POUND OF FLESH (2015)
(Directed by Ernie Barbarash)
(Written by Joshua James)
(Starring Jean-Claude Van Damme, John Ralston and Darren Shahlavi)
Plot: Deacon (Jean-Claude Van Damme) wakes up only to discover that his kidney has been stolen, which is problematic because he was planning on donating that kidney to his dying niece. Unfortunately for the Organ Thieves, Deacon happens to be an ex-special forces member with a violent streak and he will do anything to get it back.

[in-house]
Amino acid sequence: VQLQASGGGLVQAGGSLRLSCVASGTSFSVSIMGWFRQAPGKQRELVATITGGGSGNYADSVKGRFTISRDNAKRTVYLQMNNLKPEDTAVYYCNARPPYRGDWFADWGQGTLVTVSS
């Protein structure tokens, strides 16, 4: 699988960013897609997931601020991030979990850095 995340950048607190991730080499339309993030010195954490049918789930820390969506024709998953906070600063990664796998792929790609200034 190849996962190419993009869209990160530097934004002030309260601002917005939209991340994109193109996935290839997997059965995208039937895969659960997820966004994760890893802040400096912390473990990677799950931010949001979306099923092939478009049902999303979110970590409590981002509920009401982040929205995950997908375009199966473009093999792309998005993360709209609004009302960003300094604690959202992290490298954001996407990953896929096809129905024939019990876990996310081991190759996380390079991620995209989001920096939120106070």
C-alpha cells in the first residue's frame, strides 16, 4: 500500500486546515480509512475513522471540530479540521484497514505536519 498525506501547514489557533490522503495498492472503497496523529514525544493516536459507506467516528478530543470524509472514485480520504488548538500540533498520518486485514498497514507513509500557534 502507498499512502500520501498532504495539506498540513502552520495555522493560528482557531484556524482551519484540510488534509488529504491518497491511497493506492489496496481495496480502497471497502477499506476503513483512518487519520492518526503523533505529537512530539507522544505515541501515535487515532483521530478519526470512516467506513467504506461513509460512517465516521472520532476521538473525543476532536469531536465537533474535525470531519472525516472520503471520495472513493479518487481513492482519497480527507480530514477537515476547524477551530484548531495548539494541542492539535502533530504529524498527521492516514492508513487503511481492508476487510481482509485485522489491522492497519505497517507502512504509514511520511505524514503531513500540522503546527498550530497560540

“Pound of Flesh” is the third- and latest, as of 2015- collaboration between Jean-Claude Van Damme and director Ernie Barbarash, following “Assassination Games” (good) and “Six Bullets” (better). This pairing is a little strange in retrospect, as Van Damme is an iconic action star, while Barbarash is more comfortable directing thrillers which rely more on suspense than martial arts. Yet they brought out the best of each-other…until now…I had mixed and often contradictory emotions while watching “Pound of Flesh“, which only intensified once I sat down and thought about the movie. I initially was going to make a claim that it feels more like a Steven Seagal-Keoni Waxman vehicle than a JCVD-Barbarash effort, but I decided that the comparison wasn’t fair. While the technical aspects are significantly cruder than usual, I do believe that everyone involved in this project ‘tried’ to make it work. I’ve heard rumors of a troubled production, which would make sense as “Pound of Flesh” reeks of re-writes and potentially even re-shoots. Yet even then, everything is so inconsistently written, produced, directed, edited and acted that I can’t even confidently claim that effort was put into “Pound of Flesh“. See what I mean by contradictory? I just did not think that this was a very good movie…It’s not terrible though, even occasionally offering a good piece in a mostly subpar puzzle. I’d say that the arc of this review is: “It could’ve been better…“.